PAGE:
Am I?


Let’s not get distracted.


Nova is curled up, a tight bun shape, on the couch. She’s tired because yesterday she ran.

Oh, how she ran!

We – my boyfriend, my dog, and I – went to St Vrain. There’s less snow than when he and I went last year, but the snow that is feels surprisingly soft. No melt freeze crust to punch through, just snow wind packed.

When I got Nova, I resigned myself to having a dog that might never be allowed off leash. Huskies aren’t known for their penchant for sticking around. But there is something else in her. And this other side is what I wanted – obedient, responsive, a white shadow at my heel.

Granted, she doesn’t actually know “heel.”

She is a mix of these things. A snow dog that loves to run and wander. An independent spirit who checks back to make sure I’m still there. Who learns quickly to run behind the skier, just to one side. Who comes when called – eventually.

But who gets distracted and has to be gone back for, calling her name as I carry my skis back up the skin track until rounding the corner I see her, just at the next corner up, looking down to be sure it’s me.


Can I try to tell you what it felt like to see her running with me?

I have new skis, new bindings, new boots, and new skins. I’ve skinned up this path on St Vrain before, but never with such comparative ease. The pain in my knee that plagued and crippled me all last winter, gone. The weight of my old equipment dragged me down and held me back. The right, light gear seemed to propel me forward.

And a white dog ducking in and out of the woods. She alternated between trotting along on the skin track and wiggling through the deep snow on her belly.

We hadn’t broken tree line when we decided to turn around for the day, but discomfort in my right foot (the previously broken foot) and rising wind speeds made the decision easy.

My partner and I switched to downhill, and so did she.

We alternated, finding it best to keep the dog between us as we skied.

When it was my turn to ski first, she ran at my tails as if she knew the command for “heel.”

She ran just at my periphery. A tilt of my head and there she was, tongue out and charging.

When we stopped to let her catch her breath, she dove into deeper snow. When we started again, she was there, running at the heel of whichever of us was first.

In me, with skis on my feet and dog at my heel, the sense of Vonnegut’s heaven; everything is beautiful and nothing – not my knee, not my tweaked shoulder, not my mind – hurt.


Nova: A Blog in Which I, Predictably, Talk About My Dog

This is Nova.

She’s sleeping, curled in a crescent, on my bed. Half in a sun beam. Every once in a while, her toes twitch as if she is running, chasing rabbits in her dreams.

Are you real? I ask her.

She moves awake, turns to look at me.

Of course I am. Why would you ask such a thing?img_2124

I ask such a thing because I have been waiting for her for so long. Ten years, approximately. More than a quarter of my life has been spent waiting.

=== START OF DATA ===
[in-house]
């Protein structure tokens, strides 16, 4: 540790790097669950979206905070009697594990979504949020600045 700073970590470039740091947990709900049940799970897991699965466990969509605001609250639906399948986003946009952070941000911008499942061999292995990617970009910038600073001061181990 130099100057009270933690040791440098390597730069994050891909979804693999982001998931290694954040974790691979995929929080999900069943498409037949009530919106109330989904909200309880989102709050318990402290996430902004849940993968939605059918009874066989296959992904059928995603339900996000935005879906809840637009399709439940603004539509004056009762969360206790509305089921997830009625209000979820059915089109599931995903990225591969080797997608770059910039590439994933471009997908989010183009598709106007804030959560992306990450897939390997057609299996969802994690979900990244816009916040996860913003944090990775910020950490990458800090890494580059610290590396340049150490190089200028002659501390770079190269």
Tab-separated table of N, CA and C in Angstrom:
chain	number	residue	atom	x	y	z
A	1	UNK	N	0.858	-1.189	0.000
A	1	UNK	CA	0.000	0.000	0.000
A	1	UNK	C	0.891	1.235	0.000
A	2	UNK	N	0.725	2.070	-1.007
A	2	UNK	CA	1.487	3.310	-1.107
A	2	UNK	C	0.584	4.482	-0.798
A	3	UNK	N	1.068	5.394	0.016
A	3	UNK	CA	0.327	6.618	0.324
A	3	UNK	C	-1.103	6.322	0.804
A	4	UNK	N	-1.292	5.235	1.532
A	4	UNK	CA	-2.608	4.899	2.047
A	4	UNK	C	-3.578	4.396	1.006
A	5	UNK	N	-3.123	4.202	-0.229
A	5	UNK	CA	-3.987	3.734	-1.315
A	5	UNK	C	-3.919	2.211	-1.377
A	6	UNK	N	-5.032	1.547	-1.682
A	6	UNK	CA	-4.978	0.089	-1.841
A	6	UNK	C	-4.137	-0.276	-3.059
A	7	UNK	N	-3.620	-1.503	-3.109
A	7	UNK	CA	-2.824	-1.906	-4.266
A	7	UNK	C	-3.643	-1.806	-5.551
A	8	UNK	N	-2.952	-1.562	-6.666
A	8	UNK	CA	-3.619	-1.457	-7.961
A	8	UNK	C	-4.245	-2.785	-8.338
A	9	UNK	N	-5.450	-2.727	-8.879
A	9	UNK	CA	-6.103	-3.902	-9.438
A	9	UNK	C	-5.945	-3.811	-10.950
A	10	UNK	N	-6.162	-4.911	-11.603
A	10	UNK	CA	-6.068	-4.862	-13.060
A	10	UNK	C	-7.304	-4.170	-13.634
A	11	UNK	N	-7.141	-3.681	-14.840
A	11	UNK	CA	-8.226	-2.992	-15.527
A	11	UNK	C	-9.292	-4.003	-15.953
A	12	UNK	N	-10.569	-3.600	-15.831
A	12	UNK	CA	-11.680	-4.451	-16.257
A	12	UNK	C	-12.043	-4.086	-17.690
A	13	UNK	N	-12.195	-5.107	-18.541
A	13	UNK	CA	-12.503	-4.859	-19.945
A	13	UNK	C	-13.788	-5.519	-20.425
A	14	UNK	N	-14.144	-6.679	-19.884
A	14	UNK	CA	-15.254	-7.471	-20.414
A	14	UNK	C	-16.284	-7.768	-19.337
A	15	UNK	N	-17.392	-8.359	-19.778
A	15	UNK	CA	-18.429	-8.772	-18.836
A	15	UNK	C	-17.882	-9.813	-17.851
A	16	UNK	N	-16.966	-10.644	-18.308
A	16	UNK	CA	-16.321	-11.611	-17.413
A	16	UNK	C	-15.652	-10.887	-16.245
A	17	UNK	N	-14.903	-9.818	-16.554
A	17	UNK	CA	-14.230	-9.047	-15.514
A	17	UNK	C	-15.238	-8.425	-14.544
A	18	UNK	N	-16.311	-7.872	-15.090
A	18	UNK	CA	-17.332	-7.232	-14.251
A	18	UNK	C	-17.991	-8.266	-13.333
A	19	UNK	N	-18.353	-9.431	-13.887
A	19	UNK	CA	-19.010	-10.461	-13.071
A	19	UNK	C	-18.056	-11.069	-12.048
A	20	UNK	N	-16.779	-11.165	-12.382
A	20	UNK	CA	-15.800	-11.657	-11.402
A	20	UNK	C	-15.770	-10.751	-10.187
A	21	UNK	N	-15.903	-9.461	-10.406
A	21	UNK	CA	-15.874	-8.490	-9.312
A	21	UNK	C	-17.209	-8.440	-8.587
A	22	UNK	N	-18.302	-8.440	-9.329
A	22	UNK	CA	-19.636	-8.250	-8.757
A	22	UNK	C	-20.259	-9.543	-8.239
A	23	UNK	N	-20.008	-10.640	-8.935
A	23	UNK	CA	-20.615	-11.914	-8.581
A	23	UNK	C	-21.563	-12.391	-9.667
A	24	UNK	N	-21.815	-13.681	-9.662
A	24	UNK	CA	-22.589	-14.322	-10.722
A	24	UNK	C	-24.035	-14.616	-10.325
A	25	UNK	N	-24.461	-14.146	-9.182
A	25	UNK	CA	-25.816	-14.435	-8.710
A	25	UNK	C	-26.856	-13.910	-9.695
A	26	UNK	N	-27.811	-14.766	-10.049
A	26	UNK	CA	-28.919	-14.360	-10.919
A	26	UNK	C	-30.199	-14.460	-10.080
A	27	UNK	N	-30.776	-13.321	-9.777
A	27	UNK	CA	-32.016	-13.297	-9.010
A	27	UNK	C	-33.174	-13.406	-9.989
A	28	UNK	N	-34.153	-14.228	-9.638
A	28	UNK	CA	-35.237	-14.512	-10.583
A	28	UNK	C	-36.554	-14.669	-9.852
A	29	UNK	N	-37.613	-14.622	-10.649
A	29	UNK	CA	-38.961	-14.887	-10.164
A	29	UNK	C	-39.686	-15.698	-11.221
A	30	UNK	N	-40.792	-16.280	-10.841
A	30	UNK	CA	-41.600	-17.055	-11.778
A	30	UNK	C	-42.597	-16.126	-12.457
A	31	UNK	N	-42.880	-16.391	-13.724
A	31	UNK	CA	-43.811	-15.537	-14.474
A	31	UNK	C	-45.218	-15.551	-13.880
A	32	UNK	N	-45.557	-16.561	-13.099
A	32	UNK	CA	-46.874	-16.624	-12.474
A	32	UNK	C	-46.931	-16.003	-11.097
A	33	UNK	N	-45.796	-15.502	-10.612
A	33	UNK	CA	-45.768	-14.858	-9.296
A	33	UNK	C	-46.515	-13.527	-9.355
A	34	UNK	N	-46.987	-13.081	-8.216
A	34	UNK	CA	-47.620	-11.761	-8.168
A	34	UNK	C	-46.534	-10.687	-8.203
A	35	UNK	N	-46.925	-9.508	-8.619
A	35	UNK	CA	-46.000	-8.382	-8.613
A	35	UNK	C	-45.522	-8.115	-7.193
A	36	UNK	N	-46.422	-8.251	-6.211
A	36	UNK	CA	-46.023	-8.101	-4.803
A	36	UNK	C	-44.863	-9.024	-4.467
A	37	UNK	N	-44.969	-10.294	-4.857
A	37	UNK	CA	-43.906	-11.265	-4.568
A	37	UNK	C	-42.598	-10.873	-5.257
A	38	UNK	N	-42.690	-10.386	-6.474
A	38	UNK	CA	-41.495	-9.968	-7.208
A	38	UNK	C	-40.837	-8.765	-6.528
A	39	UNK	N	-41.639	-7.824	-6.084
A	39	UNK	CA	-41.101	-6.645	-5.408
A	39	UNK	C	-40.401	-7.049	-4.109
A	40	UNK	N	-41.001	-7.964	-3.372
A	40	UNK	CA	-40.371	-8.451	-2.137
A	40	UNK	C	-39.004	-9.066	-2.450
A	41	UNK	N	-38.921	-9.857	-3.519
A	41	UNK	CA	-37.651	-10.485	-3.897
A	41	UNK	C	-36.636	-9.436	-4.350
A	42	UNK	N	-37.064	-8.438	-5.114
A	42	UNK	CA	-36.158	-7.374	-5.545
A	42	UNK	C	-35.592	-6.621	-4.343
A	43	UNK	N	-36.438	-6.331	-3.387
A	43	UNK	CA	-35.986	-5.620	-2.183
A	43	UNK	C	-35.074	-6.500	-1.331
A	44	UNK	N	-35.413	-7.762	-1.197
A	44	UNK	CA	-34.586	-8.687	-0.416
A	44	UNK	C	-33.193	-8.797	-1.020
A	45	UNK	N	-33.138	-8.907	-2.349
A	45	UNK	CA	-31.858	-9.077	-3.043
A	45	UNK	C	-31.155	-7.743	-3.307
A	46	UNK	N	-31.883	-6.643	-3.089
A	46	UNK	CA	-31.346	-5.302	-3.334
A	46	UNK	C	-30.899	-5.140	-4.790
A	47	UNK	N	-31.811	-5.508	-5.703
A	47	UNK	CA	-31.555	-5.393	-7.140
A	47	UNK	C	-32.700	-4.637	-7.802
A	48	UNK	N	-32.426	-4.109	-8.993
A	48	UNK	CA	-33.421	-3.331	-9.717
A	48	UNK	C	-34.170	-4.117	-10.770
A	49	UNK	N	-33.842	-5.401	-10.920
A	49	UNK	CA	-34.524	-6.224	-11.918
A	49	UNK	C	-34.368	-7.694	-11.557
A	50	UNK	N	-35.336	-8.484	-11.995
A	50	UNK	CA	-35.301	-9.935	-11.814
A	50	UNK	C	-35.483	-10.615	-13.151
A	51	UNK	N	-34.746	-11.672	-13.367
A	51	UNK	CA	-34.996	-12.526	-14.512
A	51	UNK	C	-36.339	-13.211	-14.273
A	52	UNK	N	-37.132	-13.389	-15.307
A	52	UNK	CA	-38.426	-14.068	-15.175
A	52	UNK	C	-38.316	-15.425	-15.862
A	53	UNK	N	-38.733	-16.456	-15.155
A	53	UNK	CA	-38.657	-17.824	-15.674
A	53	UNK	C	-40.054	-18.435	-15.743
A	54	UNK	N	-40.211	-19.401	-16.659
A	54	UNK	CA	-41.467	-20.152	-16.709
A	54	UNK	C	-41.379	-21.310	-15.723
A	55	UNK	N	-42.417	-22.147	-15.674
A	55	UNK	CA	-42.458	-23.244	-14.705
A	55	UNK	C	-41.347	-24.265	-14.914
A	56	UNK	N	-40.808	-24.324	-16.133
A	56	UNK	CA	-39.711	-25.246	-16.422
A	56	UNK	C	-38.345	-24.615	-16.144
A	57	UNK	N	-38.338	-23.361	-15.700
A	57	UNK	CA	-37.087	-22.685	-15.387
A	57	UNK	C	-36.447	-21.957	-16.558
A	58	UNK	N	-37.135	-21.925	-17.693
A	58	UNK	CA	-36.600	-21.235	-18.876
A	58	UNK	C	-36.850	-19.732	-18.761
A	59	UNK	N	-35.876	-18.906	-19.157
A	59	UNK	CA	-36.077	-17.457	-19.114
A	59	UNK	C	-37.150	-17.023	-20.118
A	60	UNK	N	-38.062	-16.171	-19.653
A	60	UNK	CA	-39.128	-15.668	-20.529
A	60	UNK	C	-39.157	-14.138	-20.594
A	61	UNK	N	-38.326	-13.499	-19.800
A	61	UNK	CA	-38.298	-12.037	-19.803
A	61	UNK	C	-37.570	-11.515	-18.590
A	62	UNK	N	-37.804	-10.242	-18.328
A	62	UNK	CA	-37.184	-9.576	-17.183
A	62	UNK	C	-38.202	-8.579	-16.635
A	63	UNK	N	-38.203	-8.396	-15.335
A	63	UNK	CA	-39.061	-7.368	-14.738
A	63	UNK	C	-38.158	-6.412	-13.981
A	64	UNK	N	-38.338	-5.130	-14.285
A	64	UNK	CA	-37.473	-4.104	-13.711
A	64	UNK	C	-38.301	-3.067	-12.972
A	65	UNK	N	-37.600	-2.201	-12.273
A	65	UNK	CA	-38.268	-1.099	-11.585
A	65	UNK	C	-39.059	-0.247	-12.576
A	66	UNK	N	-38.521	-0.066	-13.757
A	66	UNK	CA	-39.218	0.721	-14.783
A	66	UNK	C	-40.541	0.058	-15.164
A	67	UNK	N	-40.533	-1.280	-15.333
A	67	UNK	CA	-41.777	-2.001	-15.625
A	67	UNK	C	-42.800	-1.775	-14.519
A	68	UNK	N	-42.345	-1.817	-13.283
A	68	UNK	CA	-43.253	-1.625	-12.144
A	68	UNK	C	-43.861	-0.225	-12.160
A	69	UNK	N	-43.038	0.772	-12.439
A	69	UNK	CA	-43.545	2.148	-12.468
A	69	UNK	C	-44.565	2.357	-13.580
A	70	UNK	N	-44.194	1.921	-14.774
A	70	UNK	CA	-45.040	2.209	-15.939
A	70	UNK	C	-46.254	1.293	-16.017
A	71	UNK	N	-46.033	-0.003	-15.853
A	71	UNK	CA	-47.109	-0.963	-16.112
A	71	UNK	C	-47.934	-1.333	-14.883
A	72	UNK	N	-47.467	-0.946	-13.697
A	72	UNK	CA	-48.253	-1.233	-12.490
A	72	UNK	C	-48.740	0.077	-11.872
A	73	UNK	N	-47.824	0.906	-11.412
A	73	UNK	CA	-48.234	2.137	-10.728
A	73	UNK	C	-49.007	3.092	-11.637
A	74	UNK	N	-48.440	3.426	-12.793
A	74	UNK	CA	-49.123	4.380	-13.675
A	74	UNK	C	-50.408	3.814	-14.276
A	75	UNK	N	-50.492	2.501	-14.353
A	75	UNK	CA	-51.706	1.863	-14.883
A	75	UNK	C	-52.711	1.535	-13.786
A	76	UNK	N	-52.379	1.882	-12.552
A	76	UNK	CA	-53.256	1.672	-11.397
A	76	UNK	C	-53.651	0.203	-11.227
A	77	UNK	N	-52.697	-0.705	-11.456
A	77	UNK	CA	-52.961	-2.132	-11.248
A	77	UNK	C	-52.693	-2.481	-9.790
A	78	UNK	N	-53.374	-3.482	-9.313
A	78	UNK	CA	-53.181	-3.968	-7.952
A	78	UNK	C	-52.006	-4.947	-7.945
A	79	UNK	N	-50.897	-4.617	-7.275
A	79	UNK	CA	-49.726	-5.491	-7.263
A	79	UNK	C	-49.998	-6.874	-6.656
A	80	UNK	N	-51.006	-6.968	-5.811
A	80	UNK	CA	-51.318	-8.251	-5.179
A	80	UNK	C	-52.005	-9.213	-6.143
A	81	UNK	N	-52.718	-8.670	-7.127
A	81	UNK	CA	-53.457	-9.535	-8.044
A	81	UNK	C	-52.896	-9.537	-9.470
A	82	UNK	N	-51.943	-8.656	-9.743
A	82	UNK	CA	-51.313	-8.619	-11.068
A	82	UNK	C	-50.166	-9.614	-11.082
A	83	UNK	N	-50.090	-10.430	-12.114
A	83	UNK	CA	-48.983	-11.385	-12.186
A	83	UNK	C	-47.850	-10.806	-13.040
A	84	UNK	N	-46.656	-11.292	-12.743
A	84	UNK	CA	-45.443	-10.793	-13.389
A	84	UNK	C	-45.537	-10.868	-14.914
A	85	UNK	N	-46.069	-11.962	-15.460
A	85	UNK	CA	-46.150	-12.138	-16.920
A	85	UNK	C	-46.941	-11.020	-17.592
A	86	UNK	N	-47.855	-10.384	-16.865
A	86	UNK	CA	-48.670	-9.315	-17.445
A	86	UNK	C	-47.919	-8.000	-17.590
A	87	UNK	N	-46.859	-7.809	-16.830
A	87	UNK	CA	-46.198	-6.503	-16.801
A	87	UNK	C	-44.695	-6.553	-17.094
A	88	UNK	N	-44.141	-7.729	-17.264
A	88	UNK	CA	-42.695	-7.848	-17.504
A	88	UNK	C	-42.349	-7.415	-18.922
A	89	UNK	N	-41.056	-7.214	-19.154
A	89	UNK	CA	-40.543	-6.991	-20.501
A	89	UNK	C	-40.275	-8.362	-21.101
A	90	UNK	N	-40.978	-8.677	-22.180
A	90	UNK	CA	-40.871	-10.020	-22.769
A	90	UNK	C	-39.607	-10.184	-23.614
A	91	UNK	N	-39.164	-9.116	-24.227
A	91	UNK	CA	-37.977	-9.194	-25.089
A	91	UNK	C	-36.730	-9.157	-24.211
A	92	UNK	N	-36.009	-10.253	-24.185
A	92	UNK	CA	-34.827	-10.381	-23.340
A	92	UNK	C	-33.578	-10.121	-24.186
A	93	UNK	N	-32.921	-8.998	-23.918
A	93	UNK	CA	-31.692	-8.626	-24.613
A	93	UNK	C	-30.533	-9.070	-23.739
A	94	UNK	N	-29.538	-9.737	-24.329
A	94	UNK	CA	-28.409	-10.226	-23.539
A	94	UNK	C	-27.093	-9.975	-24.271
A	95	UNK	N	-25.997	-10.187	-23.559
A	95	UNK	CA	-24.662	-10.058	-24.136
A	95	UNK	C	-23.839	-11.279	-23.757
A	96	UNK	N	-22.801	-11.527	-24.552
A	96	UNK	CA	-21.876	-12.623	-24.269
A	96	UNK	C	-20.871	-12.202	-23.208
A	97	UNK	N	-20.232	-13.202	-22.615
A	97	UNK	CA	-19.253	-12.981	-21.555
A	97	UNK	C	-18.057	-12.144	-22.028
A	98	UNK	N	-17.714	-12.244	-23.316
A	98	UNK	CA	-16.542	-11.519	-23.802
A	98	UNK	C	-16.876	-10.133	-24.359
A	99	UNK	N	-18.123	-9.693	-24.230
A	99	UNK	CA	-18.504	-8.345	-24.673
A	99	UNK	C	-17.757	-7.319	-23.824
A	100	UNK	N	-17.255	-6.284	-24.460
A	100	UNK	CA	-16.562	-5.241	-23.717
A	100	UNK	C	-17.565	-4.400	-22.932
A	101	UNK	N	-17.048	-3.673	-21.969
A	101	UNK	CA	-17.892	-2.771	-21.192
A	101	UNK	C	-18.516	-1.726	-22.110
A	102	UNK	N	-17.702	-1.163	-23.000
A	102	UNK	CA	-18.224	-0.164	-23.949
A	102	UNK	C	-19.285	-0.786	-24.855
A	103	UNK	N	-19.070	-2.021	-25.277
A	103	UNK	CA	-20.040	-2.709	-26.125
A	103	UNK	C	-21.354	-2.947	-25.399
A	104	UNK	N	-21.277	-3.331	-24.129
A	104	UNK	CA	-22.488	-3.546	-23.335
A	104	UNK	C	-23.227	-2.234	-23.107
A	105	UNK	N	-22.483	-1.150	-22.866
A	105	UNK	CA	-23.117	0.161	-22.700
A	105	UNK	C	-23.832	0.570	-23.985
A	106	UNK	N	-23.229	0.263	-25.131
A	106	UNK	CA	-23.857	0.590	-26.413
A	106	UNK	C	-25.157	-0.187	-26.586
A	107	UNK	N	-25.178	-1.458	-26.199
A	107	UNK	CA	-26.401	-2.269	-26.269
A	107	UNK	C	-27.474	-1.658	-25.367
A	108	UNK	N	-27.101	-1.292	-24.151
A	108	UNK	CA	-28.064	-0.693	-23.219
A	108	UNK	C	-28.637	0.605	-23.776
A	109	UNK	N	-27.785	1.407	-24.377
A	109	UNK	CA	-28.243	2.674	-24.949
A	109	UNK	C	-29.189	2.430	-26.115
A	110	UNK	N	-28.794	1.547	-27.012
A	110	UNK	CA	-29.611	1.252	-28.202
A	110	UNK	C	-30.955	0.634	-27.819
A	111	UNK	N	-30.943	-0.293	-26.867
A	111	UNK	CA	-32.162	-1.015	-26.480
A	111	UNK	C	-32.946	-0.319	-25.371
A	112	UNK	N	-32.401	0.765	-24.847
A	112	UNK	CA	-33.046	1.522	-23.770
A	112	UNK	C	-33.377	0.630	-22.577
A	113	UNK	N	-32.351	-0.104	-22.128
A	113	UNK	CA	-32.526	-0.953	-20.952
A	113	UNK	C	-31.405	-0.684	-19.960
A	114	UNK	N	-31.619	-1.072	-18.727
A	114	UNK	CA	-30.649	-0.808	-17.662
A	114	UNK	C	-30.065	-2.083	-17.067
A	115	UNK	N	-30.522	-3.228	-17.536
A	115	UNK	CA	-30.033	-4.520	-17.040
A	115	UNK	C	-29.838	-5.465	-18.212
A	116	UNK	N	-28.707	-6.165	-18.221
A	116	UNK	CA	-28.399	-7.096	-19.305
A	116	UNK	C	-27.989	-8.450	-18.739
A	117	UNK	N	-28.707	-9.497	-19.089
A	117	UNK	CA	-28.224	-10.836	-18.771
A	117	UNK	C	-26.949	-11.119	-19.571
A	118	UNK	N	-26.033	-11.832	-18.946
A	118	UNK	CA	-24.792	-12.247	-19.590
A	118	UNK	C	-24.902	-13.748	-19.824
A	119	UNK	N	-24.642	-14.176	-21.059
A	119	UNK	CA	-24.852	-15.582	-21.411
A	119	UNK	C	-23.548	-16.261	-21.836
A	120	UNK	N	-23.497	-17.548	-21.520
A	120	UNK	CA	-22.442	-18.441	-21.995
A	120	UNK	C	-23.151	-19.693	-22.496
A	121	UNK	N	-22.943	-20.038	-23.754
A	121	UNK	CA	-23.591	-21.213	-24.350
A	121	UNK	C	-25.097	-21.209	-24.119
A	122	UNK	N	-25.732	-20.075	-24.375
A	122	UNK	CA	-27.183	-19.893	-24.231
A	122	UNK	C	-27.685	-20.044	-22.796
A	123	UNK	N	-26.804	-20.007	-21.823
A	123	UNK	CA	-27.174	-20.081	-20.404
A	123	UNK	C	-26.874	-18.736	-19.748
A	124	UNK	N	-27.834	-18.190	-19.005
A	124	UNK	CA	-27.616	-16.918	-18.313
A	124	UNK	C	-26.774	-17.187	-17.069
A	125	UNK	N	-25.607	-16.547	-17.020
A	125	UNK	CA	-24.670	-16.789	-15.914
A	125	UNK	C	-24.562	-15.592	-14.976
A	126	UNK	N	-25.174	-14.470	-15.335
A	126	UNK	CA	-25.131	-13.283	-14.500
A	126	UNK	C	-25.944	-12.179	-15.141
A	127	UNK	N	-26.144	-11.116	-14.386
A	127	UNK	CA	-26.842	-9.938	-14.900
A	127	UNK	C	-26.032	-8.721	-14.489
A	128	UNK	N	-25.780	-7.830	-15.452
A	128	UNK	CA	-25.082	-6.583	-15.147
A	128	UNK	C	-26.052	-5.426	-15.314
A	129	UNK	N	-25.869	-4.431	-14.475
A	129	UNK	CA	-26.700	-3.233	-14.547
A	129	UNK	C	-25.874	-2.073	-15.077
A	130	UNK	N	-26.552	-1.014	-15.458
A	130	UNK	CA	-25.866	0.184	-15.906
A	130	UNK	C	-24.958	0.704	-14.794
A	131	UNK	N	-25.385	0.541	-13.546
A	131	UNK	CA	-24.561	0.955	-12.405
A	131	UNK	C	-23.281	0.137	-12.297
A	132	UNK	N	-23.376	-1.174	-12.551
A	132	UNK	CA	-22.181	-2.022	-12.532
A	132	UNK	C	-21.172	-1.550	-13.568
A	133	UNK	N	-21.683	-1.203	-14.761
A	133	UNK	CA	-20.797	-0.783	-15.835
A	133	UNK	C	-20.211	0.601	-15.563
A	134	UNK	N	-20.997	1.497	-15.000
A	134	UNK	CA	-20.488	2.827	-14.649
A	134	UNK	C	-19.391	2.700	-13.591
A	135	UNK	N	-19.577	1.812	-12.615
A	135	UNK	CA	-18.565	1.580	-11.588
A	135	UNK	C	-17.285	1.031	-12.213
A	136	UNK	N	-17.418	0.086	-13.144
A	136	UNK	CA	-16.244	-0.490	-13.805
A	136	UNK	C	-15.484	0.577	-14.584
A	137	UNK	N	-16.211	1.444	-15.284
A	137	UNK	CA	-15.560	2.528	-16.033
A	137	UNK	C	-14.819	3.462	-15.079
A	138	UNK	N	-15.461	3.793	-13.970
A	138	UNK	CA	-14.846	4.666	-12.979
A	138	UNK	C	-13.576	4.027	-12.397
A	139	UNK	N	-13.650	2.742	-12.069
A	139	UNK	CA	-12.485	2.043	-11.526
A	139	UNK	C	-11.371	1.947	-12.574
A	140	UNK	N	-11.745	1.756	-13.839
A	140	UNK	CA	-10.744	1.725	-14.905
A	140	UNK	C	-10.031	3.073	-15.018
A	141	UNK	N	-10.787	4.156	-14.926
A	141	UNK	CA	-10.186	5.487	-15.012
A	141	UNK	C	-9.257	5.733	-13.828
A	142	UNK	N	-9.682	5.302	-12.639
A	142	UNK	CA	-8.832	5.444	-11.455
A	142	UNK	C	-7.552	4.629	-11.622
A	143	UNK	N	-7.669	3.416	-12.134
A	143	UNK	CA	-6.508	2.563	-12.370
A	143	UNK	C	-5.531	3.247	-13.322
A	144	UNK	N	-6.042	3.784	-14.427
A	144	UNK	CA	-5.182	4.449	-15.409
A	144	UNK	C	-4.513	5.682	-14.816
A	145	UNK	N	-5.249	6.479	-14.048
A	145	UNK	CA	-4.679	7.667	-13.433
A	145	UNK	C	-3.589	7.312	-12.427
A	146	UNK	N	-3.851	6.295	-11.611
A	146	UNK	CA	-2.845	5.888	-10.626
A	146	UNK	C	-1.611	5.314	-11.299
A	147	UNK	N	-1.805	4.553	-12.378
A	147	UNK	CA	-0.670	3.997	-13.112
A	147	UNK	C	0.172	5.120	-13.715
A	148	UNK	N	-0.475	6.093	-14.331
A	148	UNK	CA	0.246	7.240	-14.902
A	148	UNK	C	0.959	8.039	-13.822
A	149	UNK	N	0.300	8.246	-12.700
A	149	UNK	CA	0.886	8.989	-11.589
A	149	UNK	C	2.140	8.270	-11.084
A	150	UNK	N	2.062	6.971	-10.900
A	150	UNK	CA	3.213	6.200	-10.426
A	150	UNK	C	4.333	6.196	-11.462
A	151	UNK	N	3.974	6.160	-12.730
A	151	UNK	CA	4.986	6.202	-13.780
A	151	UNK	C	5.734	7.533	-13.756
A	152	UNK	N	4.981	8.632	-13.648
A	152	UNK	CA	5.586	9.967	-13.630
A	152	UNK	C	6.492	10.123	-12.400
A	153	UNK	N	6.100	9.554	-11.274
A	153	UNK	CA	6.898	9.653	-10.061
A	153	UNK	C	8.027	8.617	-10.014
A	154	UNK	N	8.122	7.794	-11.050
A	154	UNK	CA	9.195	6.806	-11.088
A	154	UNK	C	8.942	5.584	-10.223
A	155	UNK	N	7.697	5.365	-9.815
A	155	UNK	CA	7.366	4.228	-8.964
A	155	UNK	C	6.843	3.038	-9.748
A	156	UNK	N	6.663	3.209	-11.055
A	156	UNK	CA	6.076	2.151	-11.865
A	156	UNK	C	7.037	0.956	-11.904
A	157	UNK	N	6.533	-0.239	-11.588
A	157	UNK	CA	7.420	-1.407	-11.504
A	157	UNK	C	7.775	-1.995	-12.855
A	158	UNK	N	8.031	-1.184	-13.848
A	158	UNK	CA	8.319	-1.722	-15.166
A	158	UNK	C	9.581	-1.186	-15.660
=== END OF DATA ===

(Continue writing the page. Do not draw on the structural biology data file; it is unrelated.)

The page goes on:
And now I get to say it: this is my dog.

I get to speak these words over and over again. This is my dog.

The day I picked her up from her foster home, she greeted me as she greets everyone: silently, at the door, pressing her face and shoulders into my hands to be pet. She leaned into me. And I took her home.

In the car, she looked politely out of the window as I talked to her, nervously, as one does when there is too much silence to fill.

You’re coming home, Nova. And I won’t let you leave.

I don’t remember exactly where the name Nova came from. It’s been on my list of dog names for ages, but it was close enough to the name her fosters had given her that it wouldn’t be difficult to switch to. And, it is also the name of one of my current Shadowrun characters. And, more importantly, the week before I picked her up, I dreamed of her every night. In my dreams, her name was Nova.

I gave her a middle name. It’s Popcorn.

She’s named after my parents’ first dog together, a mutt they found in their barn in upstate New York.

Popcorn found her way into my parents’ life.

I went looking for Nova.

I am a dog person.

An introvert. The kind of person who thinks maybe the anchorites have the right idea.

But I am also a dog person.

Maybe it’s because I was a lonely child. Don’t misunderstand me – I was happy. I was always happy. But I was lonely. I created a rich and wonderful world in my mind, but I had no real way of sharing it.

I didn’t have a dog when I was young. Popcorn died when I was a toddler. We didn’t get Sophie until I was 11.

Instead, I wrapped myself up in books. Books of horses in the desert. Of hawks in the Catskills. But best of all were the books that took place someplace cold. I read them at midnight under the covers with a flashlight. They were books of sled dogs and wolves and the northern lights.

And I dreamed of a dog that would be my friend.

It must be a family trait.

Once, I found my brother’s journal. In it were Robert Frost poems and one entry about Popcorn the First. In it, he wrote that she was his best friend and companion.

I wanted a best friend and constant companion.

I remember the first moment I saw Sophie. She was a puppy, her ears still folded over. A little strawberry blonde and white ball of puppy barreling down the hallway to greet me when I opened the door.